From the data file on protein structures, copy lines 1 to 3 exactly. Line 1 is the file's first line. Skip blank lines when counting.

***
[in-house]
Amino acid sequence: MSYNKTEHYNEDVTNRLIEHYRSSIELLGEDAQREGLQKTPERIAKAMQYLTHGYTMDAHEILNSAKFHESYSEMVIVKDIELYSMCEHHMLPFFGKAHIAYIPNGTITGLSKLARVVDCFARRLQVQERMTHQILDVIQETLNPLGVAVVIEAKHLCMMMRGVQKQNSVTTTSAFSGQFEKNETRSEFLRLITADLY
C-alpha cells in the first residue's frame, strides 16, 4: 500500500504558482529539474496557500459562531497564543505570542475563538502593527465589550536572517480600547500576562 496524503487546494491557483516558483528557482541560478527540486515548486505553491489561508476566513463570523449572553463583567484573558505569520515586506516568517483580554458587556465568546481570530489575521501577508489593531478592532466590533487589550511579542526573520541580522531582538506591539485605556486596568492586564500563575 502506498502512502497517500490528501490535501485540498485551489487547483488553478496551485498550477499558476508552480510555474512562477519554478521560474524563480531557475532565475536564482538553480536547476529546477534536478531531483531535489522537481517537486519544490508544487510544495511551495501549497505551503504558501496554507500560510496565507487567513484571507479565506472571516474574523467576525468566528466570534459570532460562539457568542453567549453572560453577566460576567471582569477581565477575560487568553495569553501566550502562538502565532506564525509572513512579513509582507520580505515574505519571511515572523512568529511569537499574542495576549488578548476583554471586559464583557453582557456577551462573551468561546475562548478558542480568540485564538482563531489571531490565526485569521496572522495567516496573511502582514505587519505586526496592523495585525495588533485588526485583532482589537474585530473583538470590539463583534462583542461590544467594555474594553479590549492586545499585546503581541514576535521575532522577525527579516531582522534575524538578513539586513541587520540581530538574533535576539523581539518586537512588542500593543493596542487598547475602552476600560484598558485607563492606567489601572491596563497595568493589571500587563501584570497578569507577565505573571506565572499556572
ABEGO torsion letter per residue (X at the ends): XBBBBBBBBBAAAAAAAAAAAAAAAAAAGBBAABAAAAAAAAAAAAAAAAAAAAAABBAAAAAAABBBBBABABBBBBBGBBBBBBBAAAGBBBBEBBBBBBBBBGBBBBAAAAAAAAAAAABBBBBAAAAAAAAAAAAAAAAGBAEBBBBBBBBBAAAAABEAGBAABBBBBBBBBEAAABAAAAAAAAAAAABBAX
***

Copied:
[in-house]
Amino acid sequence: MSYNKTEHYNEDVTNRLIEHYRSSIELLGEDAQREGLQKTPERIAKAMQYLTHGYTMDAHEILNSAKFHESYSEMVIVKDIELYSMCEHHMLPFFGKAHIAYIPNGTITGLSKLARVVDCFARRLQVQERMTHQILDVIQETLNPLGVAVVIEAKHLCMMMRGVQKQNSVTTTSAFSGQFEKNETRSEFLRLITADLY
C-alpha cells in the first residue's frame, strides 16, 4: 500500500504558482529539474496557500459562531497564543505570542475563538502593527465589550536572517480600547500576562 496524503487546494491557483516558483528557482541560478527540486515548486505553491489561508476566513463570523449572553463583567484573558505569520515586506516568517483580554458587556465568546481570530489575521501577508489593531478592532466590533487589550511579542526573520541580522531582538506591539485605556486596568492586564500563575 502506498502512502497517500490528501490535501485540498485551489487547483488553478496551485498550477499558476508552480510555474512562477519554478521560474524563480531557475532565475536564482538553480536547476529546477534536478531531483531535489522537481517537486519544490508544487510544495511551495501549497505551503504558501496554507500560510496565507487567513484571507479565506472571516474574523467576525468566528466570534459570532460562539457568542453567549453572560453577566460576567471582569477581565477575560487568553495569553501566550502562538502565532506564525509572513512579513509582507520580505515574505519571511515572523512568529511569537499574542495576549488578548476583554471586559464583557453582557456577551462573551468561546475562548478558542480568540485564538482563531489571531490565526485569521496572522495567516496573511502582514505587519505586526496592523495585525495588533485588526485583532482589537474585530473583538470590539463583534462583542461590544467594555474594553479590549492586545499585546503581541514576535521575532522577525527579516531582522534575524538578513539586513541587520540581530538574533535576539523581539518586537512588542500593543493596542487598547475602552476600560484598558485607563492606567489601572491596563497595568493589571500587563501584570497578569507577565505573571506565572499556572